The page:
Empedocles, father of evolution theory

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Empedocles, father of evolution theory

#1  Postby Arthur Methoxy » Aug 07, 2013 6:53 pm

Despite its ever-burgeoning technical complexity modern evolution theory still needs to play catch up with Empedocles. Darwin pays tribute to Empedocles for his theory of natural selection. Empedocles argues for reproductive fitness, random chance, and survival of the fittest. His ideas may have been helped by his contemporary (circa 450 B.C.) Xenophanes, who first announced the existence of the fossil record in ancient, terrestrial sea-beds.

However, unlike Empedocles, modern theory is still attached to the idea of successful adaptations. Empedocles rejects this odd conceptual blip. It ought not to be hard for we moderns to see why:

Modern evolution theory still regards successful parts (or adaptations), like the polar bears' foot for example, as aids to survival or "specialized for the environment in which an organism evolved, the environment of evolutionary adaptedness, or EEA" (see, for example, Gaulin, Steven J. C. and Donald H. McBurney, Evolutionary Psychology. Prentice Hall. 2003, p.25-56)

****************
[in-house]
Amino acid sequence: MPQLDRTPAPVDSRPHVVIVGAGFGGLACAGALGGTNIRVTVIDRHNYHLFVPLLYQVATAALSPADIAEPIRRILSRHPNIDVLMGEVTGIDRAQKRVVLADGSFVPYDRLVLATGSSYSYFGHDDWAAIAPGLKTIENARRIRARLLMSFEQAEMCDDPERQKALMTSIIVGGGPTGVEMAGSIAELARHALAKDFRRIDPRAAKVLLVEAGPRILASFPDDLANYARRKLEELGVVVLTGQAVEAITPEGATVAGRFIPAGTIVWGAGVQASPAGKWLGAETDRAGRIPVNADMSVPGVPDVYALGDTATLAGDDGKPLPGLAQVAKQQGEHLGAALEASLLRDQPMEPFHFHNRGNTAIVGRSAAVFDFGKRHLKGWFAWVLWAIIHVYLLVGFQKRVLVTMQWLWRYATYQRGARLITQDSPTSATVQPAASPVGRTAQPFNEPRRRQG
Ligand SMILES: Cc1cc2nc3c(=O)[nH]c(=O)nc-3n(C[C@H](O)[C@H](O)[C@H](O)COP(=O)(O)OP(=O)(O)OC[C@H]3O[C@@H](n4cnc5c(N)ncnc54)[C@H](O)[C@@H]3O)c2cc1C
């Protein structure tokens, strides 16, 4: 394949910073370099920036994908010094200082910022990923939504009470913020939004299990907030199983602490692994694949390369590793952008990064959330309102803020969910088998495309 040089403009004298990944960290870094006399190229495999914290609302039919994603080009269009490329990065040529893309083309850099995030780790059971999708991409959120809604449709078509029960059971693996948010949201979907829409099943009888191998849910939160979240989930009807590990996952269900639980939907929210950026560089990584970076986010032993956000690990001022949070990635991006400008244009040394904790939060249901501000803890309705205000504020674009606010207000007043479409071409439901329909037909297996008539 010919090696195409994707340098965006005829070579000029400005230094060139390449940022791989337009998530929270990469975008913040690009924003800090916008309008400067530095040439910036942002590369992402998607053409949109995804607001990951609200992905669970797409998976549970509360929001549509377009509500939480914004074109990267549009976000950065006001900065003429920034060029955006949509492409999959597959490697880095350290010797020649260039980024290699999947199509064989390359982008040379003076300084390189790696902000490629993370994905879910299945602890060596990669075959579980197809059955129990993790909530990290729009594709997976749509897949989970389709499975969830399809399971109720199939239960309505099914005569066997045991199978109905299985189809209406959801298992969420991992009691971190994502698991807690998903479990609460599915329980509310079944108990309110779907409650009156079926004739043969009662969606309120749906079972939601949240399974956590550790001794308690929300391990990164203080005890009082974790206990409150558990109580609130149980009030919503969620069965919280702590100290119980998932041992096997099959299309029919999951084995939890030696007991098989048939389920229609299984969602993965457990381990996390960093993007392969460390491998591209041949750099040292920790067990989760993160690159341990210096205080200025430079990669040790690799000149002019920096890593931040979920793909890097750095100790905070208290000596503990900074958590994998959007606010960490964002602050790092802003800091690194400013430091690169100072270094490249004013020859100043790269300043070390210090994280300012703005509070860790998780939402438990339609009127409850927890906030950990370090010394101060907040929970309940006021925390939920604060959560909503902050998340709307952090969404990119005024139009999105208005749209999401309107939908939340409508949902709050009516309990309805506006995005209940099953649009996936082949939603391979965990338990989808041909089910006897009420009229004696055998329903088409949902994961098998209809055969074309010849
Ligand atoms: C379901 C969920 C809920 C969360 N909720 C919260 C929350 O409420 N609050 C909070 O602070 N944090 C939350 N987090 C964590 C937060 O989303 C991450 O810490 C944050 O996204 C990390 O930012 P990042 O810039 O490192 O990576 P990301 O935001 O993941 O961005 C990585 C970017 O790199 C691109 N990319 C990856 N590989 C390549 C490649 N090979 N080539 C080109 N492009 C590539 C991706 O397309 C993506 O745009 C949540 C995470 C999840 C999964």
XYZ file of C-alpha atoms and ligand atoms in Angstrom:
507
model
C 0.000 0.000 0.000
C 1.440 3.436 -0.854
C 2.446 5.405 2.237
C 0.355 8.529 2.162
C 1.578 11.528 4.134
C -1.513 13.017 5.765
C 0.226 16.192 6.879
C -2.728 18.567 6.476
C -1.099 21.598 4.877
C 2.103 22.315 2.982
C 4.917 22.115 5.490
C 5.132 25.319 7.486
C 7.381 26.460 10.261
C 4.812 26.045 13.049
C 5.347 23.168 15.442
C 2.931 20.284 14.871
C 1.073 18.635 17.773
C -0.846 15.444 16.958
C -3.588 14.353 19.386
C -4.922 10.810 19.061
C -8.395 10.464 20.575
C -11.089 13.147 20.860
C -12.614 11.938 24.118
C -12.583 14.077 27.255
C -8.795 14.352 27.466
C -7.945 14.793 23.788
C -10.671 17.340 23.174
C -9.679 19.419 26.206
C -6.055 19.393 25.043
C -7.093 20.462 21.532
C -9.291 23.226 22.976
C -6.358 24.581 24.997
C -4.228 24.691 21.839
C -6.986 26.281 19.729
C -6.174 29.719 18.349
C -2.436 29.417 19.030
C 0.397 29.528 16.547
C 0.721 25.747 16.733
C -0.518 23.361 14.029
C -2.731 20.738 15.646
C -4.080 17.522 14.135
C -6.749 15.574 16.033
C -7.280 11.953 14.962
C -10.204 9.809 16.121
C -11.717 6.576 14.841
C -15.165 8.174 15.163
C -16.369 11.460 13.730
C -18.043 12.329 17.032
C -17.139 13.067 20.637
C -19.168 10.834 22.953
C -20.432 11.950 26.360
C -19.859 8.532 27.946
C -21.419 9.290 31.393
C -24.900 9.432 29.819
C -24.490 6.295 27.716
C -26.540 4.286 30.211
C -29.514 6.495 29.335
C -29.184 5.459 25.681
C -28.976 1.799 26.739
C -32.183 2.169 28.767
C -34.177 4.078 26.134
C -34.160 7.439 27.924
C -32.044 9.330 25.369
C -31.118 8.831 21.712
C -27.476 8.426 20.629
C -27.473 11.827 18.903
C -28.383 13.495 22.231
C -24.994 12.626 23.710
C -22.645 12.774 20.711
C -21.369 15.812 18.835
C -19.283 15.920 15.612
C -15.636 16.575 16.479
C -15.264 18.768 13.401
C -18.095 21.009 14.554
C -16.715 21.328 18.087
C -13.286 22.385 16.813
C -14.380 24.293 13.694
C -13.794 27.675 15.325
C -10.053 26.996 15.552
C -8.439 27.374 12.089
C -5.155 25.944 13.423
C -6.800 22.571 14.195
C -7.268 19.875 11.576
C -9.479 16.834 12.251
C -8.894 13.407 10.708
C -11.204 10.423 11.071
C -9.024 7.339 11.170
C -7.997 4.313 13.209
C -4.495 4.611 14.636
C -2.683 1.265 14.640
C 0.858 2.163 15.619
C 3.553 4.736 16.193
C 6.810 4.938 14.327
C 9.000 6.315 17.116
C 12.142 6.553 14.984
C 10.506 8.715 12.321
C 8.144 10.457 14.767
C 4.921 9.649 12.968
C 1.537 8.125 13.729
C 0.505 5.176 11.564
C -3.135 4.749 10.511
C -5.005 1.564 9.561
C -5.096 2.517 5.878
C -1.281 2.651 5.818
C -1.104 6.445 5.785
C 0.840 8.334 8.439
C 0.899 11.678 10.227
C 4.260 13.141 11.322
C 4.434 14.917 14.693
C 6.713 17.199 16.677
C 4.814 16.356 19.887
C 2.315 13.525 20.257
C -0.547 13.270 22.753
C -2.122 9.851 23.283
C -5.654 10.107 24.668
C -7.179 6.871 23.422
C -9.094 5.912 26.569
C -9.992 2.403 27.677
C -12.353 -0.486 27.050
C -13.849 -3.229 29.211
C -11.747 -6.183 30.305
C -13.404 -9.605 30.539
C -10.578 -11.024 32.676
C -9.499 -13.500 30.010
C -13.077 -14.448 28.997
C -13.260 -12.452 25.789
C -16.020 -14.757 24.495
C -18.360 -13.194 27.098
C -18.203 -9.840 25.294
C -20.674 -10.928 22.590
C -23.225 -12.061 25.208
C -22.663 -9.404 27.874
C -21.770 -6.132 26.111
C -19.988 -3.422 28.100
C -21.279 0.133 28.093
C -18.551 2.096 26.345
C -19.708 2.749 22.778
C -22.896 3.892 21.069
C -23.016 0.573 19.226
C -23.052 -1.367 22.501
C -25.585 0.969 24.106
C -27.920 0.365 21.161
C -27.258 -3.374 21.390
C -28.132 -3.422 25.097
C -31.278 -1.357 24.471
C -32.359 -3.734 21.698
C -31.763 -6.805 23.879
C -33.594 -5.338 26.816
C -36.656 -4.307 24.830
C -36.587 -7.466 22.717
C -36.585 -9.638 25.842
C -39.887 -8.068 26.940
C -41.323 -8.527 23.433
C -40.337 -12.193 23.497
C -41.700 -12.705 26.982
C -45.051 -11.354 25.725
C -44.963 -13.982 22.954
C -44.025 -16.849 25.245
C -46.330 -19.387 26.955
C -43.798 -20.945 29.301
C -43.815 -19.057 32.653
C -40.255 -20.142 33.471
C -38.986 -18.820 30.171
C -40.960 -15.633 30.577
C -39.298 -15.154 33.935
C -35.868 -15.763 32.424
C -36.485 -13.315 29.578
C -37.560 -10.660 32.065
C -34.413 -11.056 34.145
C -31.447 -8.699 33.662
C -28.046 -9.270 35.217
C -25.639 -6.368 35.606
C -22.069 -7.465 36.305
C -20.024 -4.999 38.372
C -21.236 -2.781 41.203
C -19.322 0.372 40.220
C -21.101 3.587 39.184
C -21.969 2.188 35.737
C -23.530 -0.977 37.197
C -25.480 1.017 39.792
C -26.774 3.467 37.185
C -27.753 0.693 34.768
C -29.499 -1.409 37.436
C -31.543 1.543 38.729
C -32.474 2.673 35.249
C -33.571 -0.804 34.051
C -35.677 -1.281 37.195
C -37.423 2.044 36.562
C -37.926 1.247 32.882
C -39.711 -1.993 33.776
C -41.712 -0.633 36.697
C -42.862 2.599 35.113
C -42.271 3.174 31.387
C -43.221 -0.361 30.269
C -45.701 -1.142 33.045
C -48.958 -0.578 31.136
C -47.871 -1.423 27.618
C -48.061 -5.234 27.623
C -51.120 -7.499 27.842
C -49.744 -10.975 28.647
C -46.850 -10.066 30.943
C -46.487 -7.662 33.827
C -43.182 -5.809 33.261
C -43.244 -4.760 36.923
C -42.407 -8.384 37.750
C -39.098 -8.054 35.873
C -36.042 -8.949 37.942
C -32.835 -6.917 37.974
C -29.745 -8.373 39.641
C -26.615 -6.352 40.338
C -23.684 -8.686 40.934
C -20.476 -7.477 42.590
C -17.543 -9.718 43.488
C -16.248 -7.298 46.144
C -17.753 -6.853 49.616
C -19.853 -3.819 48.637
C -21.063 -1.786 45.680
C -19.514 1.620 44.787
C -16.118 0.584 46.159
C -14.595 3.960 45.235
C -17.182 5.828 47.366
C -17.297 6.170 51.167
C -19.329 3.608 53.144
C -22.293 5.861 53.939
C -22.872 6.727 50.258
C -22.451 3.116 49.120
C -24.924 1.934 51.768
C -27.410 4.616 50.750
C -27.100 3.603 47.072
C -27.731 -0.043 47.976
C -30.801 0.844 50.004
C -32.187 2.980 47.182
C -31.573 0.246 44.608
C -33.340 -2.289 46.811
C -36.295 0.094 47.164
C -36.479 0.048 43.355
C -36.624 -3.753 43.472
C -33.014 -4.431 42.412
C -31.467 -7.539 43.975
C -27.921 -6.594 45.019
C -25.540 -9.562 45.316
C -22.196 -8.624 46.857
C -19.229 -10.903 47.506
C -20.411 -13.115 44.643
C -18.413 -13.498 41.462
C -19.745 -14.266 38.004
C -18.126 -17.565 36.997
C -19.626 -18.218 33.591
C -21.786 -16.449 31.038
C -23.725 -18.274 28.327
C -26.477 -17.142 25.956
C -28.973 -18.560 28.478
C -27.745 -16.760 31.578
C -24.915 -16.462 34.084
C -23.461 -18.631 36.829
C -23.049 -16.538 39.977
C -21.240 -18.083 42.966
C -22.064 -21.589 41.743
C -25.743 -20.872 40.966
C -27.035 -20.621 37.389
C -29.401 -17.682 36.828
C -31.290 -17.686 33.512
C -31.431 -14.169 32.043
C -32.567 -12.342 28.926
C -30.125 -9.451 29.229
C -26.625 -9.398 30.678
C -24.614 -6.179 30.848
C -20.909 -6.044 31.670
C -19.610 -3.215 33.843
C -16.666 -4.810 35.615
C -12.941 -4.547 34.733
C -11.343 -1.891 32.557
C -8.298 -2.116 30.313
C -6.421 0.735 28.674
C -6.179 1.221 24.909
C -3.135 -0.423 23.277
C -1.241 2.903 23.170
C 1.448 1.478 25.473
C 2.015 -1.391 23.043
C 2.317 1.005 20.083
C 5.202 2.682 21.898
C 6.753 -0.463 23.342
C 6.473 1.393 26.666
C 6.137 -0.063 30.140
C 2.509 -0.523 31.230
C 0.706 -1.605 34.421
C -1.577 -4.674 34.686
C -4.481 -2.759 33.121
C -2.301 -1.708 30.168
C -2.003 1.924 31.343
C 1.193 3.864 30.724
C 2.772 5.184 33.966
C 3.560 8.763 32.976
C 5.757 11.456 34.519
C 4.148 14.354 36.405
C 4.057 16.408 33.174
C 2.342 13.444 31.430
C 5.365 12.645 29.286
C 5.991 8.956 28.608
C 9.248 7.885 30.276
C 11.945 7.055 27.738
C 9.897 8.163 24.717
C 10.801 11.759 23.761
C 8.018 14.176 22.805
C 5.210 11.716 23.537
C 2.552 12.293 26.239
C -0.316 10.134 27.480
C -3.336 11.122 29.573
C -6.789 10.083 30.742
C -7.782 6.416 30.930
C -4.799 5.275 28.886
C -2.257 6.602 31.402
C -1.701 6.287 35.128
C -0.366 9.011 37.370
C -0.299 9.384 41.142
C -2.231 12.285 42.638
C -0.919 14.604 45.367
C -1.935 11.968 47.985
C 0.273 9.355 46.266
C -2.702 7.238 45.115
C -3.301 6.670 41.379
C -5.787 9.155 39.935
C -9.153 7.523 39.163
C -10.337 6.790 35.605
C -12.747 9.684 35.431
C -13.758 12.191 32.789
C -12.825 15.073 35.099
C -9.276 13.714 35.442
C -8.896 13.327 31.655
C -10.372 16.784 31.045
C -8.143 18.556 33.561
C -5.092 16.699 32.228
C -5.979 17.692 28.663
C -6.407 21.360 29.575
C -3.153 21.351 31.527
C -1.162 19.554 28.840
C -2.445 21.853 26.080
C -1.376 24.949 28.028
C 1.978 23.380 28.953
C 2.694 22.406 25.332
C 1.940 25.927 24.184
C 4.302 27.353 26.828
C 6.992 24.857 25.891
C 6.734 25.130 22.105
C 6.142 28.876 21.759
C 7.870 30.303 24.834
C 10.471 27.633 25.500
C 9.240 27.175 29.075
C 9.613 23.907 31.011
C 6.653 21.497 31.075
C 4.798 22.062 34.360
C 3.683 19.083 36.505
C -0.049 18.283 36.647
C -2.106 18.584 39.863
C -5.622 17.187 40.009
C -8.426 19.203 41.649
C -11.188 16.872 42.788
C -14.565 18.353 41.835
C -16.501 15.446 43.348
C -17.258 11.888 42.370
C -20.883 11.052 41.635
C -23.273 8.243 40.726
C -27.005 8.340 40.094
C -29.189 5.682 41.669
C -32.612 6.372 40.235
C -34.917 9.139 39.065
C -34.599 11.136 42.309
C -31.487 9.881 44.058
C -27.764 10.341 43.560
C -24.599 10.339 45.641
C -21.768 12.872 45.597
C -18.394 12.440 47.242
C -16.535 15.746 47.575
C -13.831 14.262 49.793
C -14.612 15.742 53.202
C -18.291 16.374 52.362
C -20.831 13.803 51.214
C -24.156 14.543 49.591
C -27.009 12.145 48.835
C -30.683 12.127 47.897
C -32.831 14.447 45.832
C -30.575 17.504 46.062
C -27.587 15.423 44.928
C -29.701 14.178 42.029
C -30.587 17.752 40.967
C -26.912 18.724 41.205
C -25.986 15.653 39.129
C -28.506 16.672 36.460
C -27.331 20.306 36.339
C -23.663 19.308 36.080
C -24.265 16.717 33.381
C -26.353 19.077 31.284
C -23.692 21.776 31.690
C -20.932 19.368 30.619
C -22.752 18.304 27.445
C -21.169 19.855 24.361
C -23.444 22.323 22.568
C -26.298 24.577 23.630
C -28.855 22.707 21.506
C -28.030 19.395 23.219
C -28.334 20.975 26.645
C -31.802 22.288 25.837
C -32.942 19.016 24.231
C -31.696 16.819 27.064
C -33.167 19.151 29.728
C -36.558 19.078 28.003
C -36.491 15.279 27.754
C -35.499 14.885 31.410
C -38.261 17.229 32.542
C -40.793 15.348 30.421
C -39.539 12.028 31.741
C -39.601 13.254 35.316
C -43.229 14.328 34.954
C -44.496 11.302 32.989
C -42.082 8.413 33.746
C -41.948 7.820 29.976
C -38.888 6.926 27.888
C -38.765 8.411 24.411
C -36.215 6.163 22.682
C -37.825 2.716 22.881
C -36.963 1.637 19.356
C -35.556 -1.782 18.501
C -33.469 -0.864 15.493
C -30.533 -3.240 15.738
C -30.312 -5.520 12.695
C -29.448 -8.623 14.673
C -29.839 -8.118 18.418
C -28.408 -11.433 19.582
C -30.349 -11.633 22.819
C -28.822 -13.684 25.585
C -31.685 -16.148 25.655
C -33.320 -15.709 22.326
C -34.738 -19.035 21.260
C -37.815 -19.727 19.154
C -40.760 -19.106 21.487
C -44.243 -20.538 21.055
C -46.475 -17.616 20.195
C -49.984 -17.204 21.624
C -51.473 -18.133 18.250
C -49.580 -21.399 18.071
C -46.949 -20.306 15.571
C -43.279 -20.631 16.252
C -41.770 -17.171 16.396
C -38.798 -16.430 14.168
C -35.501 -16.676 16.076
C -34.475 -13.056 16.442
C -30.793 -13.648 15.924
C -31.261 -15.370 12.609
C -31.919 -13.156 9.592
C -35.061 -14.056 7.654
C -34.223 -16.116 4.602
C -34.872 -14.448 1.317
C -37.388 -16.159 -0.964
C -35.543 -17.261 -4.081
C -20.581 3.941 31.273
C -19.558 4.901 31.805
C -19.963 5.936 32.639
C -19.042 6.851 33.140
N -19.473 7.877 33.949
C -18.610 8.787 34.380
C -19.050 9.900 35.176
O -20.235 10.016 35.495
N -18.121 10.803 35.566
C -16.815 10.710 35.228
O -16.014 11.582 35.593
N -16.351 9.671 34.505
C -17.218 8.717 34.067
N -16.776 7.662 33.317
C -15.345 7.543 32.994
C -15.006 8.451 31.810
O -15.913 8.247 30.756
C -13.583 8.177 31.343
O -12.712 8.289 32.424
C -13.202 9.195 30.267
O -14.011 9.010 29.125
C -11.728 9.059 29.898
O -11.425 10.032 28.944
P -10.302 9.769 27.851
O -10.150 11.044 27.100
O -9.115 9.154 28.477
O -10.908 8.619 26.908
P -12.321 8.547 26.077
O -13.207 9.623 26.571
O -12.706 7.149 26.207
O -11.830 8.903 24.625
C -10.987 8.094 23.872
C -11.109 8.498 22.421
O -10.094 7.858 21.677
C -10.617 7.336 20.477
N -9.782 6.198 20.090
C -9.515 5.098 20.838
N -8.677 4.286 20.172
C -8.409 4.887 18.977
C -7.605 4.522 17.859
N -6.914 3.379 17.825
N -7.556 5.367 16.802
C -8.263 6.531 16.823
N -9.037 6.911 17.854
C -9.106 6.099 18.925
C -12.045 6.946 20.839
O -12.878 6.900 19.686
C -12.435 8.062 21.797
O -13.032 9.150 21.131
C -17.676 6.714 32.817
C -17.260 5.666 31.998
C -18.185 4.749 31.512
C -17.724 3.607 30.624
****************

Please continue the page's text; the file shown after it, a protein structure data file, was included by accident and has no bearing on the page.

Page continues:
Not so, for Empedocles: despite his idea of homologous functions (e.g. olive and egg) there are no innately successful adaptations in an environment. After all, we may note, a polar bears' foot would not be a successful adaptation for a bacterium growing on it despite the environment being the same. Empedocles has this to say "most of these fortuitous organisms [assemblies of parts] were fragile or sterile, only the fittest structures survived...their fitness to reproduce was a matter of chance, not design" (quoted by Aristotle, Ph. 2 8.198b29). Here, Empedocles rejects the animistic (modern) idea of innate successfulness in physical forms or parts.

Despite this advantage that Empedocles' theory has over modern animistic theories of natural selection he, and others in his school, are still patronised and referred to (in terms of the lesser member of a privileged binary) as, for example, "anticipators" of modern theory.